Lion in the Valley

Perhaps my favorite Amelia Peabody Emerson mystery yet! Elizabeth Peters isn't exactly a brilliant mystery novelist as far as the mystery part is concerned, but she does, indeed, craft a fun tale -- and she's created two very charming lead characters whose banter more than makes up for any deficiencies as far as the mystery is concerned. Thankfully any issues which cropped up in the past few novels and proved to be irritating (aka Ramses and his speech defect) have been firmly dealt with and reasonably worked around. True, things are a bit formulaic and yes, there are several things that the reader just needs to accept and roll with, but hey, I felt more entertained by this book than I have by the previous two installments and this firmly planted me in the pro-Peters camp so that I know I'll keep reading the series, so clearly the book is a very welcome chapter in the lives of Amelia Peabody and Radcliffe Emerson.

In Lion in the Valley, the Emerson family heads to Egypt for a season spent excavating at Dahshoor. They acquired this coveted site after events from the previous novel saw them all imprisoned in the black pyramid at Dahshoor and young Ramses may or may not have helped the Director of Antiquities to a rich and exciting find. Even with such glorious pyramids, though, one could not think that Amelia Peabody Emerson would be so content as to ignore the danger from the Master Criminal, that fiend who runs a black-market antiquities ring. Those readers who were growing a bit annoyed at the constant speculation on such a character will be quite pleased with this novel, where considerable progress is made towards unmasking the devil, or at least learning more about his (her?) passions and methods.

The Emersons have a talent for "adopting" down-on-their-luck Englishmen (a role filled just as often by Englishwomen, though) and this holds true here. They run across a young man named Nemo (or such is the name he selects from himself) who is obviously a well-bred Englishman (or Scot) even if he is dirty, dressed as an Arab, and has clearly been smoking opium. After Nemo saves Ramses from potentially being abducted, Emerson insists that they take in this stray and assigns him the role of Ramses-caretaker (no one is much surprised that this post is never filled by one person for more than one book). Not to be outdone, Peabody has her own idea as to who should be taken under her wing this trip when she learns the identity of a young lady named Miss Enid Debenham, an heiress seen in the company of the scheming Kalenischeff. Of course, when Kalenischeff is found dead in her room and Miss Debenham is nowhere to be found, there is some question as to whether or not the lady can look after herself. Naturally, of course, there's plenty of romantic backstory to entangle "Nemo" and Enid and that all plays a role as the Emersons try to determine who killed Kalenischeff, who is behind the antiquities smuggling ring, and who seems to be sending Amelia little tokens of love...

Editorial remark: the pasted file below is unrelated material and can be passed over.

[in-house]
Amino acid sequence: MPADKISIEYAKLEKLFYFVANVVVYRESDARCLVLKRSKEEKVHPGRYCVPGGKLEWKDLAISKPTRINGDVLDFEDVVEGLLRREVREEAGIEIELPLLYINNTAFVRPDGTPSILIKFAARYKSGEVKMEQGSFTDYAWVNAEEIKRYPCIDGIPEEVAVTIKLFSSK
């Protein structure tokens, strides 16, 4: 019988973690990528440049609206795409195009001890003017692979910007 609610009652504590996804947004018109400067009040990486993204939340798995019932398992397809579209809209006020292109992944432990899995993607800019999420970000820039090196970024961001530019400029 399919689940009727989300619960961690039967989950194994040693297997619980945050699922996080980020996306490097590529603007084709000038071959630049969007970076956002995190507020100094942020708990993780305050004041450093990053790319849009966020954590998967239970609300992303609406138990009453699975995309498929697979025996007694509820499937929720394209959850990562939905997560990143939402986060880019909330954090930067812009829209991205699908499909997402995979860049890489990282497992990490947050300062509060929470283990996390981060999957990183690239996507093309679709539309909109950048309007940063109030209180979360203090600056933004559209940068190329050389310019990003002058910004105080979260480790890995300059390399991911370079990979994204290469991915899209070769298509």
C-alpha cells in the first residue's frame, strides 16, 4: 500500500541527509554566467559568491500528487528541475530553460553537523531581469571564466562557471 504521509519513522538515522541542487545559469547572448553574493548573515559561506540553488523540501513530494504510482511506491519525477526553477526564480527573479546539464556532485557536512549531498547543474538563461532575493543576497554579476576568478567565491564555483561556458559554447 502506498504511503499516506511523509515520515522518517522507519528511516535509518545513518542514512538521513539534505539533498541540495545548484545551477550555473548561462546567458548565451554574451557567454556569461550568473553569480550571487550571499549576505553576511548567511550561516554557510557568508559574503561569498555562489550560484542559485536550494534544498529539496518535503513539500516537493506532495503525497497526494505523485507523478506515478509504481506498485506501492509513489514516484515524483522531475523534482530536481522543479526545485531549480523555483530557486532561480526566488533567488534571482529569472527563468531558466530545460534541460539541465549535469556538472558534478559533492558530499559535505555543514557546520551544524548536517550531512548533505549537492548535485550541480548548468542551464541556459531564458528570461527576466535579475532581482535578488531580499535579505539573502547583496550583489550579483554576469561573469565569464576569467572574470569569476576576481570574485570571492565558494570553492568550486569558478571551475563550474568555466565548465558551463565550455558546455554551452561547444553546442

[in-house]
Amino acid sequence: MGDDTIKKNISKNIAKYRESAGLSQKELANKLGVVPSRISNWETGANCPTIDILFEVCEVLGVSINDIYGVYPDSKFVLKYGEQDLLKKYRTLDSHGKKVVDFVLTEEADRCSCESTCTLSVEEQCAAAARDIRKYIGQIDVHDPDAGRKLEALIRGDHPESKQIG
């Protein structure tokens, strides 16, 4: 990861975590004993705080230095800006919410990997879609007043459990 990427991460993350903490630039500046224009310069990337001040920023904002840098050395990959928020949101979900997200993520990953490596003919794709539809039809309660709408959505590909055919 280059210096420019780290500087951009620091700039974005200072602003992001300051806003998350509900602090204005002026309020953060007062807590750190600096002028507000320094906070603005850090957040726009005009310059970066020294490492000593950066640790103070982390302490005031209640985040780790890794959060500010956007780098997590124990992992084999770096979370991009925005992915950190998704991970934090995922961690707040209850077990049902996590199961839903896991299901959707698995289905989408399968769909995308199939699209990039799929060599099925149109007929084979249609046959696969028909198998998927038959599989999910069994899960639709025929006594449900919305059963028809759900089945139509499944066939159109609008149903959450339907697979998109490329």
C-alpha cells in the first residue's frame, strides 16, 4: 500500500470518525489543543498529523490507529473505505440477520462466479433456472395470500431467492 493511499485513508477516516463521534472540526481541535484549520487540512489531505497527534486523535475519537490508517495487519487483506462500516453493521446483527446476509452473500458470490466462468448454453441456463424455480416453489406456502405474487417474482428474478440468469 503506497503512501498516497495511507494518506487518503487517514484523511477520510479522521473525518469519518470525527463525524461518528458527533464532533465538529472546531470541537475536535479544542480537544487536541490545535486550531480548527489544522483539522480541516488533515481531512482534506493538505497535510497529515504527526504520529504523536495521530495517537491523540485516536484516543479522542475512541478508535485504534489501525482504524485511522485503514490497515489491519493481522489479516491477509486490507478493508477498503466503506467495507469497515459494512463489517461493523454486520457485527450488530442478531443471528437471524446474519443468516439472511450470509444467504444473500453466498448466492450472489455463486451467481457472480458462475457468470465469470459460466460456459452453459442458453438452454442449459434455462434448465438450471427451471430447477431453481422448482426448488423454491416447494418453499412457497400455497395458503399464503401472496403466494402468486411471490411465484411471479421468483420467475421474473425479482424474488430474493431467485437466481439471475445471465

Of primary importance to me in this particular volume was the fact that Ramses has mostly outgrown any speech defects that rendered his soliloquies quite irritating. Now the boy is merely tiresome, but his parents seem to share the same opinion as this reader and so they are frequently cutting the boy off... of course, this often has the obvious effect of silencing the astute young child when he's about to supply a crucial bit of information, thus leading to confusion and drama, but so it goes. The somewhat harder to swallow storyline involves the identity of the master criminal and his true passions... for even if we can adore Amelia Peabody, let's face it... she was initially described in the first book as a pretty solid spinster entirely out of fashion and unless love has totally transformed her, I'm finding it pretty hard that this mastermind has worshipped her from afar. Be that as it may, at least we do get to interact with this genius of crime and we get to see Emerson fume and fuss with jealousy as Amelia bumbles on, oblivious until it's all immediately in her face (or lap). Peters seems to have allowed herself to be a touch more romance-y in each novel, though it's not like there's anything graphic. Perhaps it's simply that she's a little freer with the jokes on this topic, as with a particularly funny exchange when Miss Debenham comments that she heard such strange noises in the desert during the night... all these cries and moans. It's rather quite cute to see Peters add in those small touches while, thankfully, refraining from totally veering into romance novel territory. As passionate as Peabody and Emerson might be, I rather prefer the pan off into the sunset technique as far as they're concerned.

Since I was a little disappointed with The Mummy Case, I was all the more pleased to see that Peters had produced quite a pleasant addition to her series with Lion in the Valley. By this point, most readers will have decided if they're jumping ship on the series or sticking it out and, unsurprisingly, I shall continue to read. The good thing, though, is the fact that these don't particularly require the reader to devour them with great speed, so I feel like I can stretch out my enjoyment to savor these books from this point on, dipping into my stash whenever a rainy day permits.

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